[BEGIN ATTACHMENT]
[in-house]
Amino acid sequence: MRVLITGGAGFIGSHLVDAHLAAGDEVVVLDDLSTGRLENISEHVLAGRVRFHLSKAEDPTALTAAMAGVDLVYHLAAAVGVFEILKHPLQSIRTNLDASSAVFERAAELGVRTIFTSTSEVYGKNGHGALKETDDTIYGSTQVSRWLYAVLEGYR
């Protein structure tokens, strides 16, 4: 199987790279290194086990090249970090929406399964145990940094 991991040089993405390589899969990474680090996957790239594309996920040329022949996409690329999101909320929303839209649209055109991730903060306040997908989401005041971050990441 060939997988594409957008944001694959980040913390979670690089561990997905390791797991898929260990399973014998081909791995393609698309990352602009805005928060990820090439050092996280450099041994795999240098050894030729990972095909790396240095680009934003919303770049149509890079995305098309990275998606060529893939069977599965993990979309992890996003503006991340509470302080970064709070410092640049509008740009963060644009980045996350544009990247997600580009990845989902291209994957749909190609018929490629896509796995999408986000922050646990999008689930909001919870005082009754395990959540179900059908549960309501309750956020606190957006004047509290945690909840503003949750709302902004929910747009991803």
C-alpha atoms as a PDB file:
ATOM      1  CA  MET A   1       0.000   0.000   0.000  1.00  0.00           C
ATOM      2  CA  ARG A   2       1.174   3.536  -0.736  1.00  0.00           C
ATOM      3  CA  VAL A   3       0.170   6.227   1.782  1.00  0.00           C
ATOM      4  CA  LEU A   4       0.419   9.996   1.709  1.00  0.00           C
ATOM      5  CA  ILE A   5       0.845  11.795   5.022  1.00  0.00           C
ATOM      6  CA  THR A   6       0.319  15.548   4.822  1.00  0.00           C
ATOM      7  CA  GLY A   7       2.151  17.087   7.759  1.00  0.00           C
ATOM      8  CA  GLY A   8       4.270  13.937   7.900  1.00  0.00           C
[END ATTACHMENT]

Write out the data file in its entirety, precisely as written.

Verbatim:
[in-house]
Amino acid sequence: MRVLITGGAGFIGSHLVDAHLAAGDEVVVLDDLSTGRLENISEHVLAGRVRFHLSKAEDPTALTAAMAGVDLVYHLAAAVGVFEILKHPLQSIRTNLDASSAVFERAAELGVRTIFTSTSEVYGKNGHGALKETDDTIYGSTQVSRWLYAVLEGYR
């Protein structure tokens, strides 16, 4: 199987790279290194086990090249970090929406399964145990940094 991991040089993405390589899969990474680090996957790239594309996920040329022949996409690329999101909320929303839209649209055109991730903060306040997908989401005041971050990441 060939997988594409957008944001694959980040913390979670690089561990997905390791797991898929260990399973014998081909791995393609698309990352602009805005928060990820090439050092996280450099041994795999240098050894030729990972095909790396240095680009934003919303770049149509890079995305098309990275998606060529893939069977599965993990979309992890996003503006991340509470302080970064709070410092640049509008740009963060644009980045996350544009990247997600580009990845989902291209994957749909190609018929490629896509796995999408986000922050646990999008689930909001919870005082009754395990959540179900059908549960309501309750956020606190957006004047509290945690909840503003949750709302902004929910747009991803």
C-alpha atoms as a PDB file:
ATOM      1  CA  MET A   1       0.000   0.000   0.000  1.00  0.00           C
ATOM      2  CA  ARG A   2       1.174   3.536  -0.736  1.00  0.00           C
ATOM      3  CA  VAL A   3       0.170   6.227   1.782  1.00  0.00           C
ATOM      4  CA  LEU A   4       0.419   9.996   1.709  1.00  0.00           C
ATOM      5  CA  ILE A   5       0.845  11.795   5.022  1.00  0.00           C
ATOM      6  CA  THR A   6       0.319  15.548   4.822  1.00  0.00           C
ATOM      7  CA  GLY A   7       2.151  17.087   7.759  1.00  0.00           C
ATOM      8  CA  GLY A   8       4.270  13.937   7.900  1.00  0.00           C